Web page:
“…The [medicines] list included five new cancer therapies based on improved survival rates for lung, blood, and prostate cancers, and recommended two new immunotherapies — nivolumab and pembrolizumab — that had improved survival rates by 50% for advanced melanoma, which was incurable until recently…” (Miles, 7/9).

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Experts Discuss Grand Bargain Process In Panel Hosted By New Humanitarian, OECD

New Humanitarian: It’s time to talk about the Grand Bargain
“When big donors and aid agencies signed the Grand Bargain in 2016, they committed to reforms that included greater transparency, bringing people who receive aid into the decision-making process, and getting more resources to local and national responders. But three years on — at a recent event hosted by the International Committee of the Red Cross in Geneva — some in the aid community described the process as ‘endless,’ ‘top down,’ and a ‘smokescreen’ doing little to deliver humanitarian aid more efficiently. … So what’s next, and what’s needed? Those are questions the New Humanitarian and the Organisation for Economic Co-operation and Development (OECD) put to six professionals with expertise across the humanitarian sector as NGOs, donors, analysts, and campaigners…” (7/8).

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SciDev.Net Spotlight Examines Antimicrobial Resistance In Series Of Articles

SciDev.Net: Antimicrobial resistance: a global crisis
“Antimicrobial resistance (AMR) is ranked as one of the World Health Organization’s top 10 threats to global health. … This Spotlight looks at some of the many facets of this complex problem, and asks ‘what are the solutions?’ What changes can be made by doctors, drugs companies, policymakers, farmers, and patients themselves, to stem this crisis? Jayasree K. Iyer, executive director of the Access to Medicine Foundation, talks to SciDev.Net about the role of pharmaceutical companies in the battle against AMR, while Nicola Magrini of the WHO discusses the latest tool for medics to promote responsible antibiotic use…” (Multiple authors, 7/5).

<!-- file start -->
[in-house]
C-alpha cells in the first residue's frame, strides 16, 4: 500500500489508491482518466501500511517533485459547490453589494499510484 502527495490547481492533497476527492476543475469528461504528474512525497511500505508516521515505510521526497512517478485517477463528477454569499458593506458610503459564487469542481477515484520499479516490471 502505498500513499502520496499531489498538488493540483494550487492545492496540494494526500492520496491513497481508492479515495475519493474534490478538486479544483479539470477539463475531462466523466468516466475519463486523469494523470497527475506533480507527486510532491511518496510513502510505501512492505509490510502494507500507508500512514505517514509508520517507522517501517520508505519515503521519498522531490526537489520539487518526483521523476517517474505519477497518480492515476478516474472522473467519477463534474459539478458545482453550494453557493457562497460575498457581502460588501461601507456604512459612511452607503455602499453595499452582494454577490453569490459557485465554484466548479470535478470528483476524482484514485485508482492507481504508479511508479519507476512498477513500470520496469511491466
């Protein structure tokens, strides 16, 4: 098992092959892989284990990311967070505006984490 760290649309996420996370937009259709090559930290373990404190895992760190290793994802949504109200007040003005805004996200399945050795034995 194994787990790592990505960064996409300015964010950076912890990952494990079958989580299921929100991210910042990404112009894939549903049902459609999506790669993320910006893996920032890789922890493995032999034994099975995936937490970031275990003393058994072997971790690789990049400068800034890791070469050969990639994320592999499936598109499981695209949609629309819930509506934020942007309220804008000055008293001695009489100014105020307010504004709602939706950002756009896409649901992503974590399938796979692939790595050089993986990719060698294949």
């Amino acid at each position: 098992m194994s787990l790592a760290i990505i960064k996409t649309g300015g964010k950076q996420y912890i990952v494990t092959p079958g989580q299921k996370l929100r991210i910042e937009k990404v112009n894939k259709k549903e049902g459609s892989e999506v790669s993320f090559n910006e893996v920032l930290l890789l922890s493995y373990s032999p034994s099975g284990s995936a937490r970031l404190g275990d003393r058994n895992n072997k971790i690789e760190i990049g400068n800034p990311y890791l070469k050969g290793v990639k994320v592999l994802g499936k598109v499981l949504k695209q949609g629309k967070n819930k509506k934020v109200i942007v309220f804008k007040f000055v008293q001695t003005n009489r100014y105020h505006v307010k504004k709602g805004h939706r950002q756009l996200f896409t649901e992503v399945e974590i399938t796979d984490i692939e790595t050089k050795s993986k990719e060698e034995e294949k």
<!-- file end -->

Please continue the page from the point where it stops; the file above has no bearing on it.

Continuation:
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News Outlets Highlight Health-Related Issues In Crisis-Hit Venezuela, Neighboring Colombia

Agence France-Presse: Malaria surges back in crisis-hit Venezuela
“…[M]alaria is rapidly making its presence felt [in rural border towns] as in the rest of Venezuela — a country that could once boast of being the first to have eradicated the disease in 1961. … Added to this is the malnutrition that weakens resistance to the disease, a new phenomenon since the economic crisis took hold at the end of 2015. … Between 2016 and 2017 alone, the number of malaria cases in the nation jumped 70 percent…” (7/7).

Al Jazeera: Colombian hospitals overwhelmed with Venezuelans
“Hospitals in Colombia say they can’t cope with the growing number of undocumented Venezuelans seeking medical attention as they flee their crumbling health system. Migrants concentrate in border towns, which are sometimes among the poorest in the country. Al Jazeera’s Alessandro Rampietti reports from Maicao in northern Colombia…” (Rampietti, 7/4).

Thomson Reuters Foundation: As Venezuela’s health care collapses, pregnant women, girls bear brunt of crisis
“In Caracas’s main maternity hospital the blood banks and medicine cabinets are empty, the power and water regularly cut out — and women and girls are dying needlessly, according to one of the few remaining doctors, Luisangela Correa. … Correa, the U.N., and women’s rights groups all said unsanitary hospital conditions along with food and medical shortages had led to a rise in maternal mortality rates…” (Moloney, 7/8).

Xinhua News: Venezuela, UNICEF ink deal to improve access to drinking water
“The Venezuelan government and the United Nations Children’s Fund (UNICEF) [July 3] signed an agreement to improve access to drinking water in the South American country. The agreement was signed by Evelyn Vasquez, minister for water care, and Herve Ludovic, UNICEF’s representative in Venezuela…” (7/4).

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More News In Global Health

Al Jazeera: Honduran women demand protocol for survivors of sex abuse (Brigida, 7/7).

Associated Press: Rights group calls Duterte’s drug war crime against humanity (Gomez, 7/8).